The anonymous, poisonous thing of a couple of days ago certainly strikes
me -- as it does others -- as racist and ethnocentric in its innuendo.  I
trust that DSA organizationally is taking a good, hard look at it.  I much
appreciate Duane Campbell's [DSA Anti-Racism] concern and comments.

In my opinion, it's an obviously gross distortion of several of my ASDnet
posts, especially since the  issue of the Bush "War" developed on   ASDnet
[ a "war" against which I immediately voiced my opposition.]    Although I'm
on other discussion lists, ASDnet and our generally congenial RedBadBear are
the only ones on which I've been a fairly consistent discussant in recent
months. ASDnet is the only list  that I'm on which has a significant pro-War
dimension --  a cluster whose rationalizations have become increasingly
transparent: e.g., trying to disparage the moral significance of 3,500 or
more civilians killed in Afghanistan by US bombing.  No other list I'm on
comes even remotely close to this one in regard to support for the "War."

My  studied guess is that this vile piece of "work" was put together by a
minimum of two people -- with something of an academic bent:  at least one
younger person who has developed over his relatively few years in a
graceless, amoral fashion -- and an older person in whom his increasingly
bitter juices play a predominate motivational role.  I would not rule out
the possibility of  a "cointelpro agenda" in the case of the latter.

There is no possibility, with respect to motivation and ethics, that the
good issodhos could ever be involved in something even remotely like this --
anymore than the good George Greene himself would ever be. Each is a friend
but, character-wise, it would be inconceivable.  In fact, I can think of
only a very, very few in the great, huge pool of people I know -- friends
and foes -- who would ever, under any circumstances, do anything even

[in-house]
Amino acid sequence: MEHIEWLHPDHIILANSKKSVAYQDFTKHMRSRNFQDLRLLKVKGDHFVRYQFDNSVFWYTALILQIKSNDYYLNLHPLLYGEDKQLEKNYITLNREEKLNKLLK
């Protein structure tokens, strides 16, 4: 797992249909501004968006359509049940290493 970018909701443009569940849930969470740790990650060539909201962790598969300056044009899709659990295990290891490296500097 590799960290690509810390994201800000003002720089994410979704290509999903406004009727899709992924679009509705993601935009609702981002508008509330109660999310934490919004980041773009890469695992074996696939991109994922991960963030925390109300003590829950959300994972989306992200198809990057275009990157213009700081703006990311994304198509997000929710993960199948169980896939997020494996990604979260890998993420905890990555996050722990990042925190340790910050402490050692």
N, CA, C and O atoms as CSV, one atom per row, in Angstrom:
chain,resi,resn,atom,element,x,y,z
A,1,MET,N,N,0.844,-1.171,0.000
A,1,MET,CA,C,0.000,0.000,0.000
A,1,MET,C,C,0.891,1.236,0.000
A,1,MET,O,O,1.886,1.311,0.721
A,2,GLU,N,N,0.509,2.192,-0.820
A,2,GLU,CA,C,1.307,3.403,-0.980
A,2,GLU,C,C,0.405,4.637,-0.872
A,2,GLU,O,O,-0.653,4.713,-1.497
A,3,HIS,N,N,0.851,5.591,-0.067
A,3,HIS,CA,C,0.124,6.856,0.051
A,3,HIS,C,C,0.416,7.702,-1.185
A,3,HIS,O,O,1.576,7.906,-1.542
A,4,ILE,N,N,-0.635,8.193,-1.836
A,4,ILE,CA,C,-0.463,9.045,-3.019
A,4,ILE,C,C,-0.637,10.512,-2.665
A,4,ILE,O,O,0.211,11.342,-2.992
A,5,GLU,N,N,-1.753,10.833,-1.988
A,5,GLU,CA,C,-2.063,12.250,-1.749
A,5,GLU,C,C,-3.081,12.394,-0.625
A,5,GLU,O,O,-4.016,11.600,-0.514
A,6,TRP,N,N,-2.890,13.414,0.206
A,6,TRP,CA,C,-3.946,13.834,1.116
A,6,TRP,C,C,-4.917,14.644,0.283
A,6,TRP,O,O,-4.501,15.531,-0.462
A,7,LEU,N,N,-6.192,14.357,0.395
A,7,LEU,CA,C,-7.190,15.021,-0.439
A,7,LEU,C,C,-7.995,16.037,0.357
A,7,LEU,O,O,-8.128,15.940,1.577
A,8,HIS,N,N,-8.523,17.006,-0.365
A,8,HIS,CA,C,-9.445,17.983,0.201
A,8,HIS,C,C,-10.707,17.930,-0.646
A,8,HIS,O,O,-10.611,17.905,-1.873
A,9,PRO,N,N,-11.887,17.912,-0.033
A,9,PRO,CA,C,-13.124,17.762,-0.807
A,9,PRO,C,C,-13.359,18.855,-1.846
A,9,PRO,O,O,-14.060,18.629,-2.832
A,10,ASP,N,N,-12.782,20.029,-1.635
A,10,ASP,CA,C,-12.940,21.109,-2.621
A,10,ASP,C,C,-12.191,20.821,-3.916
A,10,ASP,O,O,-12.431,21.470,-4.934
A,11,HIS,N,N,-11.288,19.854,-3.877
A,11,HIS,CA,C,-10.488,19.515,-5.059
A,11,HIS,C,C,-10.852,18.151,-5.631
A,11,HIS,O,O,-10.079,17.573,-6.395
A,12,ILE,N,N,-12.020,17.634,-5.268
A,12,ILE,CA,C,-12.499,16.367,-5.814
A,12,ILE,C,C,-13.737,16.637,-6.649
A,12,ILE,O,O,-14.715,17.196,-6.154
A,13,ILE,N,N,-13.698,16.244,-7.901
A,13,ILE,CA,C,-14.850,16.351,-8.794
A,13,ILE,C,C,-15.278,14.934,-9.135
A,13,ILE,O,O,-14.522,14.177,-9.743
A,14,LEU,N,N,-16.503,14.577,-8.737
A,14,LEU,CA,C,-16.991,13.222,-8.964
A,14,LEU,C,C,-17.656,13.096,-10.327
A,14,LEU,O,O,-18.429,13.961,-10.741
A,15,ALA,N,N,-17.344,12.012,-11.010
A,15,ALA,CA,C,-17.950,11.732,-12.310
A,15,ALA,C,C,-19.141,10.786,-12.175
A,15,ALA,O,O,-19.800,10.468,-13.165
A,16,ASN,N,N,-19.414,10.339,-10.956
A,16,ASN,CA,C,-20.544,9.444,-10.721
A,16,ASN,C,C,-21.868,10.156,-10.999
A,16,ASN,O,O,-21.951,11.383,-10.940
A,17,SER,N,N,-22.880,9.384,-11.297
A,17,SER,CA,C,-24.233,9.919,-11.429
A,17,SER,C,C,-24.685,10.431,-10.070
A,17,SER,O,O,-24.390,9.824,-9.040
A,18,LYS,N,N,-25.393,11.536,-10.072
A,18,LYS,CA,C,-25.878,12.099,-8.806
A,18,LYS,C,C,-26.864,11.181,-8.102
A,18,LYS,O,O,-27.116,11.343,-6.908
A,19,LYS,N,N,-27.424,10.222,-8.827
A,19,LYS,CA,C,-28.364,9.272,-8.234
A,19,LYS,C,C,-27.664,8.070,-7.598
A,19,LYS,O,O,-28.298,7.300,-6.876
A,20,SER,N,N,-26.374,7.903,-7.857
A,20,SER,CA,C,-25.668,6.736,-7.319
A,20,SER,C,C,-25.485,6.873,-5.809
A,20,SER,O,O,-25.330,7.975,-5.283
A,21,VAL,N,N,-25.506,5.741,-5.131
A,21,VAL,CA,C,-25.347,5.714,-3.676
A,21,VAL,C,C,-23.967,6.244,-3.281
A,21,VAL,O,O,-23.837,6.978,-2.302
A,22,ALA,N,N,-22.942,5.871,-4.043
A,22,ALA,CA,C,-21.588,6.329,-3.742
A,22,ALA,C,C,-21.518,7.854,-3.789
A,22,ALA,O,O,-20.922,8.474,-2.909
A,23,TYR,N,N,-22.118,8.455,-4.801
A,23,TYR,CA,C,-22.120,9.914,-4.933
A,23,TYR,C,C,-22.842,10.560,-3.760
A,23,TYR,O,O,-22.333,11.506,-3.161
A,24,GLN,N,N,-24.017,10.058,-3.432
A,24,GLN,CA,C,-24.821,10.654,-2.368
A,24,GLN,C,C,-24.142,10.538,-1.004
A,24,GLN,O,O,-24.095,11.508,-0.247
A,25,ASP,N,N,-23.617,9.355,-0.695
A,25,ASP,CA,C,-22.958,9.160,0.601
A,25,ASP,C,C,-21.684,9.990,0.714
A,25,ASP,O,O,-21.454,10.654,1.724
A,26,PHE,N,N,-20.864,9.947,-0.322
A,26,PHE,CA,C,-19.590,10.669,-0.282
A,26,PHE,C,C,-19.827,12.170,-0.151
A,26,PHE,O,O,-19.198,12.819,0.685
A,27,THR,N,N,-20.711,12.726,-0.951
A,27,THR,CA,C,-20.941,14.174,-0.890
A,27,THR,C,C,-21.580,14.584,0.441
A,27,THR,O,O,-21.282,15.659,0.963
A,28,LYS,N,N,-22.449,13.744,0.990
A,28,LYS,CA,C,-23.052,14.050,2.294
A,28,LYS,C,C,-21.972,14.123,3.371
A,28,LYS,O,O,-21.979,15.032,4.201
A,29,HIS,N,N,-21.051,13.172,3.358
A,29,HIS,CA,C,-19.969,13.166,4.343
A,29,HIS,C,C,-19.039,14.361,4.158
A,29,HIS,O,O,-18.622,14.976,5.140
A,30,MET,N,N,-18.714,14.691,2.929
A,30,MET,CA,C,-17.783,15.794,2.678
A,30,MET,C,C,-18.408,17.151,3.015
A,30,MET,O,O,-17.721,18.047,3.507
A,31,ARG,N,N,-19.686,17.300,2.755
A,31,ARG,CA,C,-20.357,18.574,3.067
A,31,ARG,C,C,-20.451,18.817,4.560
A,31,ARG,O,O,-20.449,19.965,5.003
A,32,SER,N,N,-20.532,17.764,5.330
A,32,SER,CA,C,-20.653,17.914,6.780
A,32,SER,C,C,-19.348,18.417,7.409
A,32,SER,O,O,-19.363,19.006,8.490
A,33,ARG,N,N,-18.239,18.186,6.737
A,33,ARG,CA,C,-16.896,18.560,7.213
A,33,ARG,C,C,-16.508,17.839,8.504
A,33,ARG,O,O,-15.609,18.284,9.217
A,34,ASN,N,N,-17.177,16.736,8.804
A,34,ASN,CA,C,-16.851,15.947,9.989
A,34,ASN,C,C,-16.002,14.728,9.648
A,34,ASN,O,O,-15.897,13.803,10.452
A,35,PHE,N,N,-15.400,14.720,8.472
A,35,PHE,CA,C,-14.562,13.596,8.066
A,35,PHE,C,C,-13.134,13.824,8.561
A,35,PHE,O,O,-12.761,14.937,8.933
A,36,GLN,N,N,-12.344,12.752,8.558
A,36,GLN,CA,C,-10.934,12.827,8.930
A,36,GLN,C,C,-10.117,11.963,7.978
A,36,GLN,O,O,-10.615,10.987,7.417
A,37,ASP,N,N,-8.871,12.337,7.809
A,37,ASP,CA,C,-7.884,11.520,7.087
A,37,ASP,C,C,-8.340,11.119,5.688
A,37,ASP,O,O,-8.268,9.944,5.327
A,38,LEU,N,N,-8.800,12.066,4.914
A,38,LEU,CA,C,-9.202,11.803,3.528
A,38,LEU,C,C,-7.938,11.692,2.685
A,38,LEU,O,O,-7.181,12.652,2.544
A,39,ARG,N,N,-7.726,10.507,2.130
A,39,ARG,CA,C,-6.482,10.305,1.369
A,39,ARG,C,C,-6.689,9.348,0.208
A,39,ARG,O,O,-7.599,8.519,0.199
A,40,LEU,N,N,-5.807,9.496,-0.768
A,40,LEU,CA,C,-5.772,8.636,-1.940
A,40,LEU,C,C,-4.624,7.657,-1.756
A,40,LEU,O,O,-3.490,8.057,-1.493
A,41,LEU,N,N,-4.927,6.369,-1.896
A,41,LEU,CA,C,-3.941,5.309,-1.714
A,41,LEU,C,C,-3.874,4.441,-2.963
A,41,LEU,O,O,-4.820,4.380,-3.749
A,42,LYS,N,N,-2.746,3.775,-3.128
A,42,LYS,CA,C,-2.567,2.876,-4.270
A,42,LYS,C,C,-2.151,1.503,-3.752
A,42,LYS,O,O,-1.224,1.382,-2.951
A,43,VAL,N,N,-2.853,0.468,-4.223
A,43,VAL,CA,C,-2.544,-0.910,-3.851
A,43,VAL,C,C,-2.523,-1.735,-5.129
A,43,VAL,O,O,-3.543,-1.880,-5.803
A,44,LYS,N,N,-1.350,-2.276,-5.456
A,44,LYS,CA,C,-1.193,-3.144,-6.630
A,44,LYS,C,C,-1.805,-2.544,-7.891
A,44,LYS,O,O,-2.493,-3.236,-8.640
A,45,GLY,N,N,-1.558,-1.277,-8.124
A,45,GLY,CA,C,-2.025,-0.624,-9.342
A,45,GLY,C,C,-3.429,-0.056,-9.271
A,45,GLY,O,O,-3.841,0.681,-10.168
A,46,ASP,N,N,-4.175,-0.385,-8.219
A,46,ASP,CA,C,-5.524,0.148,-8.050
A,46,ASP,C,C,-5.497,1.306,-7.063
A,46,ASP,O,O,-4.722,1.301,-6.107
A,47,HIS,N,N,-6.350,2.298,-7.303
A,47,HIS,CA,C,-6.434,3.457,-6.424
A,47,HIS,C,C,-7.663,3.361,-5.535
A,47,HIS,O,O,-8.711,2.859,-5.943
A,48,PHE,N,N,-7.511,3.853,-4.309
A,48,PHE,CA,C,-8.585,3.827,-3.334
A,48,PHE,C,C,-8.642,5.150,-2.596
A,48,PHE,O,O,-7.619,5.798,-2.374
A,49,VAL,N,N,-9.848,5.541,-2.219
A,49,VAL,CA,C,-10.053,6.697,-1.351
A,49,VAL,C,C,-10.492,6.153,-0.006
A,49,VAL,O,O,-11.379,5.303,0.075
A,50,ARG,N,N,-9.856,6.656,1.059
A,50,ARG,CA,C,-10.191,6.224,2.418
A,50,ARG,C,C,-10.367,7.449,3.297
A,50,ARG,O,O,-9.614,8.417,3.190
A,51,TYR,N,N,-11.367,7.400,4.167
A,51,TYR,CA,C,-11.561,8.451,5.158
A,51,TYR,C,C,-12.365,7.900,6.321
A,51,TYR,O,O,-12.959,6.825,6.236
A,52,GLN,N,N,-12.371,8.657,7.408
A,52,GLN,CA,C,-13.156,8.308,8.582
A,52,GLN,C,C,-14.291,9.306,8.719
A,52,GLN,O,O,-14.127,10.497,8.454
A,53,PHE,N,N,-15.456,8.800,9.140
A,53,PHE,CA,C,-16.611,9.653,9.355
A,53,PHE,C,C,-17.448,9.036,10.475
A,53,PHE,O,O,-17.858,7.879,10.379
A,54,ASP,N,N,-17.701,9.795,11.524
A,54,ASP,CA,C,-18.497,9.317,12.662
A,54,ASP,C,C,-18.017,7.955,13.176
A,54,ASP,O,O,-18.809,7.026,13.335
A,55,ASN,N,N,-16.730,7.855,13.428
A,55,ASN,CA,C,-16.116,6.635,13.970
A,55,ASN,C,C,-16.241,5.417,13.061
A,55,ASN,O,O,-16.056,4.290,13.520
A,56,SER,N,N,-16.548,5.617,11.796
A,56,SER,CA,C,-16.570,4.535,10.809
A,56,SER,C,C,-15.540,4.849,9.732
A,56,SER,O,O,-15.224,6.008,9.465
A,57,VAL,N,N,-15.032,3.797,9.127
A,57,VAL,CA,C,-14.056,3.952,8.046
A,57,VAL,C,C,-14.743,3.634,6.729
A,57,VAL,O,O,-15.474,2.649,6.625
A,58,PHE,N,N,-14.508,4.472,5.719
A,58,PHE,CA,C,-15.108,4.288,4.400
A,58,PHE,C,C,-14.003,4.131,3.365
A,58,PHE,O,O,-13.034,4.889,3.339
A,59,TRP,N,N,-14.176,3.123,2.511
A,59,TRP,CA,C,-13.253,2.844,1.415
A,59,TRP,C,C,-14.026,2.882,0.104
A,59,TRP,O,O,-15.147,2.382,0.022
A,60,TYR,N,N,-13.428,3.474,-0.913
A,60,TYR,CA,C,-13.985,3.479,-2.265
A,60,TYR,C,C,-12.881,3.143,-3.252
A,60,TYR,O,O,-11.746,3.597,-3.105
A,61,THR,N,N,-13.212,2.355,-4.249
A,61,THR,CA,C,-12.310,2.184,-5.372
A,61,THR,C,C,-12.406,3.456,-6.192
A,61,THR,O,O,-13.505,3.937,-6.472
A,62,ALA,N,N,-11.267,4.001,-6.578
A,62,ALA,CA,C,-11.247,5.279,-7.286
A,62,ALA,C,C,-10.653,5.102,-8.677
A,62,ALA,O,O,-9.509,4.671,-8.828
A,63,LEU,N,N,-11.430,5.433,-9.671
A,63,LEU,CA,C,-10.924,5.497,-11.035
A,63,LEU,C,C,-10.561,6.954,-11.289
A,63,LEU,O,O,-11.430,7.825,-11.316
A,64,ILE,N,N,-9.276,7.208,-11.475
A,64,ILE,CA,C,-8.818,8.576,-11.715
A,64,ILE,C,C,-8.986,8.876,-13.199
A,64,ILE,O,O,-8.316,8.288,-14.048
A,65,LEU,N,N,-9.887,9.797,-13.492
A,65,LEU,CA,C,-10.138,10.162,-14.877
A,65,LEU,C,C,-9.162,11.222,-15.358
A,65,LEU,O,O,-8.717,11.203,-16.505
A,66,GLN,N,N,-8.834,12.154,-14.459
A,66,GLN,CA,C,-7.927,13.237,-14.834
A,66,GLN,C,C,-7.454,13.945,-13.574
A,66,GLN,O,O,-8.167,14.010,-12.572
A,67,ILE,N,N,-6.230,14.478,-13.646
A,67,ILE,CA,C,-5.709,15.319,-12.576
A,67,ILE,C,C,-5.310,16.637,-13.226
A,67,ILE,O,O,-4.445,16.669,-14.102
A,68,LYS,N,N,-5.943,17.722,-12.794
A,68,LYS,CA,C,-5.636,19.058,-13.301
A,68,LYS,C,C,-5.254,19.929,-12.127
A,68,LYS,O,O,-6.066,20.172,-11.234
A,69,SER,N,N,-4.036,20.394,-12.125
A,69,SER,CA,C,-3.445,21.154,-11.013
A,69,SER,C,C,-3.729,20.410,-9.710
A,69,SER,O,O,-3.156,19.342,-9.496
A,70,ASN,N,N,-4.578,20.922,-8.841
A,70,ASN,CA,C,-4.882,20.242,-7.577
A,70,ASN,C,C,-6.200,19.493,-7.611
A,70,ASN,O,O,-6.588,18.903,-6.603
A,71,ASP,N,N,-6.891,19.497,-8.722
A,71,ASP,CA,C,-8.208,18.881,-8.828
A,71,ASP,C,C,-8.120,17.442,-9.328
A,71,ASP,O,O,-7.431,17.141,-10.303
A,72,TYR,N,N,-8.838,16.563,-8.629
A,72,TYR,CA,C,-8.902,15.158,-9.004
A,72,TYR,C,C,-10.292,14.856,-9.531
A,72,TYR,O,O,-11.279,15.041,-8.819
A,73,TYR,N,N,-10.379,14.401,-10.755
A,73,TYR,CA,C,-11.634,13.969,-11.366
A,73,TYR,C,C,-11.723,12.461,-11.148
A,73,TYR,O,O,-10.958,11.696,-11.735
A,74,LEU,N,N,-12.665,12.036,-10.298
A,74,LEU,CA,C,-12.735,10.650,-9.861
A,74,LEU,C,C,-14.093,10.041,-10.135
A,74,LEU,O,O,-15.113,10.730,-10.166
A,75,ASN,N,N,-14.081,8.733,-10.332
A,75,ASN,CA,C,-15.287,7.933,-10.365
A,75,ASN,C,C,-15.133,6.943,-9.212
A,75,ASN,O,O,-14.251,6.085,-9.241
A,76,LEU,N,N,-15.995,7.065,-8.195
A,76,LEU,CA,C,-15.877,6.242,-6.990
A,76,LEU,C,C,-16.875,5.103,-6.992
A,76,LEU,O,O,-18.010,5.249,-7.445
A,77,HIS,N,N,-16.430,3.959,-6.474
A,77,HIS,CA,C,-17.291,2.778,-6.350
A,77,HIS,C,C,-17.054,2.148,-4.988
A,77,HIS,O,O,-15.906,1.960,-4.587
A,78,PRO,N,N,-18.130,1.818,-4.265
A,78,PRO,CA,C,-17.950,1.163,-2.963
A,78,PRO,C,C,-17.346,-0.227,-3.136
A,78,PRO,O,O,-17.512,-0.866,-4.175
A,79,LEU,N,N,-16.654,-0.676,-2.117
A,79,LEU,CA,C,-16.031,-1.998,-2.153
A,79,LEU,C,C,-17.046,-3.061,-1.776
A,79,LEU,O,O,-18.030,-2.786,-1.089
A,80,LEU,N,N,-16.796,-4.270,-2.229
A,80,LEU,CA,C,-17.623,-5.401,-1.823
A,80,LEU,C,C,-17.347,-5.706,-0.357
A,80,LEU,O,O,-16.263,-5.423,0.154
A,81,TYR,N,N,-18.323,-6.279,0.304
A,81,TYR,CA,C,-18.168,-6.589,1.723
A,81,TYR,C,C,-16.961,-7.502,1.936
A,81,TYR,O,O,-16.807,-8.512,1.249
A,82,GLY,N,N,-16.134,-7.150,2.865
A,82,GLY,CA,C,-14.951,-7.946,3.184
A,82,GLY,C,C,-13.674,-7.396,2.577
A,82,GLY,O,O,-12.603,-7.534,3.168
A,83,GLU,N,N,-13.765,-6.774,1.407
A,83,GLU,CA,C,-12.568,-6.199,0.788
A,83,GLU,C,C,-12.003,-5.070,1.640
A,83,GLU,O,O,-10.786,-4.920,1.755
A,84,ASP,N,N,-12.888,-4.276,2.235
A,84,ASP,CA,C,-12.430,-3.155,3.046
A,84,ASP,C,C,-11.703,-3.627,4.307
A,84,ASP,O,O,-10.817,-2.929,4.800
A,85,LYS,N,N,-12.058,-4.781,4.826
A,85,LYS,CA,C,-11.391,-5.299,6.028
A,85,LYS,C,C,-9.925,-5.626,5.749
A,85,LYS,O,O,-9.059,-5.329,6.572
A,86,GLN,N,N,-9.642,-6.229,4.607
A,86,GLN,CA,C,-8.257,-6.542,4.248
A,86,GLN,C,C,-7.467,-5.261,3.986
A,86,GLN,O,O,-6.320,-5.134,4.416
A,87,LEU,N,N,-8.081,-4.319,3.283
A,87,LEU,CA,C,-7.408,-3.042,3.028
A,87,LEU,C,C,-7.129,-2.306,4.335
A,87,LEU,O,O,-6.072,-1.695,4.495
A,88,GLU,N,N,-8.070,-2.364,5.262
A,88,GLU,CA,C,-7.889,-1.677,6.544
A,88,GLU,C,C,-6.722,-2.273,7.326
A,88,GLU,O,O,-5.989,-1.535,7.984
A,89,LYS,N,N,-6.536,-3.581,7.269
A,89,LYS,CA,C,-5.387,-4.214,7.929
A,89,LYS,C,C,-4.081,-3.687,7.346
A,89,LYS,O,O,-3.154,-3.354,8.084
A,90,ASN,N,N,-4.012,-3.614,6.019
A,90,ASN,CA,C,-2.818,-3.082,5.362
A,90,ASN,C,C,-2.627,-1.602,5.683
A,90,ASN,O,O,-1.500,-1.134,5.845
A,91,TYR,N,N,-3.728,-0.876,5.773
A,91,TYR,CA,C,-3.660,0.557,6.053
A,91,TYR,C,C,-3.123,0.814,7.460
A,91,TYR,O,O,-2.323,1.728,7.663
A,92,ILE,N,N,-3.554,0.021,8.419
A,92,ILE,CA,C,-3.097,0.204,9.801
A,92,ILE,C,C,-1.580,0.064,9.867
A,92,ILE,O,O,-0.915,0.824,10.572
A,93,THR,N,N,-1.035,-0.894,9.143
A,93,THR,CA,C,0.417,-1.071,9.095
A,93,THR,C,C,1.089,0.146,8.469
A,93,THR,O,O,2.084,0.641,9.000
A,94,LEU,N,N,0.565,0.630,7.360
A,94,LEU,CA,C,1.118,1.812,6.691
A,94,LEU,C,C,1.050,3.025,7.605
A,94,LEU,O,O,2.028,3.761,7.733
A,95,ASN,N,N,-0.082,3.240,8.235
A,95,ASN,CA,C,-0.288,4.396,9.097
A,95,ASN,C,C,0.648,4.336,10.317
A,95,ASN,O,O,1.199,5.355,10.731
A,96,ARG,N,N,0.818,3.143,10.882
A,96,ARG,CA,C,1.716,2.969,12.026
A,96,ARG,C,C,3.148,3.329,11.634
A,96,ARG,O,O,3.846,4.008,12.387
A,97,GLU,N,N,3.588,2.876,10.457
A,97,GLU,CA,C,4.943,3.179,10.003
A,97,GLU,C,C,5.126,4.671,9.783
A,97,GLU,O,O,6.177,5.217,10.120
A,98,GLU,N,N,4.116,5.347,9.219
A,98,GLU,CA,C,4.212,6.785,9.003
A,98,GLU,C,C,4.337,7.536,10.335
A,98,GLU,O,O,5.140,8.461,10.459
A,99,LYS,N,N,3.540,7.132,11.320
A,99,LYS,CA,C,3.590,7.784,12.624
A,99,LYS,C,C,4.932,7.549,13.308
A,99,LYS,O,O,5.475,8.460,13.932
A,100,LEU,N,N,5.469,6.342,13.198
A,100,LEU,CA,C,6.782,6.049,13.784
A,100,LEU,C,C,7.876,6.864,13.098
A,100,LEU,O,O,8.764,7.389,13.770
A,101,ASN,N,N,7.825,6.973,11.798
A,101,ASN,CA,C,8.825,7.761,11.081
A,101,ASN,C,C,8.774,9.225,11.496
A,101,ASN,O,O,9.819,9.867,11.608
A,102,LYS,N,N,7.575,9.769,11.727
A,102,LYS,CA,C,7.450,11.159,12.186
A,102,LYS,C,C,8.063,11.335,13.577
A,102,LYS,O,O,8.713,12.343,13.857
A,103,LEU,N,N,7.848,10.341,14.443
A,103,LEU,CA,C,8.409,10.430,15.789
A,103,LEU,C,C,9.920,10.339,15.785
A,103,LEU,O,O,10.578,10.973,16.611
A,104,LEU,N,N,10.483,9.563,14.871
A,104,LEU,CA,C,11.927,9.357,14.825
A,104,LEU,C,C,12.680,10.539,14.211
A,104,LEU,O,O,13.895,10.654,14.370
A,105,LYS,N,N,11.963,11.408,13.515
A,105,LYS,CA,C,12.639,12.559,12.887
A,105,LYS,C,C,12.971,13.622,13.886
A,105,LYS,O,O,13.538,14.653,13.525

remotely like this to anyone.

The people who did this have no more character than, say, "a snake has

Again, I appreciate very much the many words of support that have come to me from several settings  in this  matter. Many have been off-list.

David McReynolds of SPUSA really said it very well:

"Hunter, I thought the post which mocked you was well written and
devastating in that it took all of the openness with which you have
approached us and made a mockery of it. It took your humanity and turned it on its head. And that hurts - it would hurt me greatly."

And my good friend, Louis Proyect, joined ASDnet quickly and specially to
spring to my defense.

I note the "other" comments which followed, relatively quickly, on the heels
of the vicious post:  "funny as hell" [James Chapin]; "a few good laughs
today" [Leo Casey]; "hilarious" [Michael Pugliese.]

The Cosmos contains an infinite number of matters far more serious than
this. But, while this vile little episode is certainly not representative of
DSA organizationally, it clearly stands as a sick reflection upon it.

Unless something further develops, this is my final comment on the matter.

Hunter Gray [Hunterbear]

Hunter Gray [Hunterbear] (social justice)

Left Discussion Group



Note by Hunterbear to the DSA lists:

Louis Proyect, a very good friend indeed, has just posted this on the
RedBadBear list. I'm taking the pleasant liberty of forwarding it to the DSA
lists -- as well as to a number of very interested individuals.


For what its worth, I think that Hunter Gray (nee John Salter Junior)
is one of the great prose stylists of the left. That is what made the
sophomoric racist attacks on him all the more infuriating. I first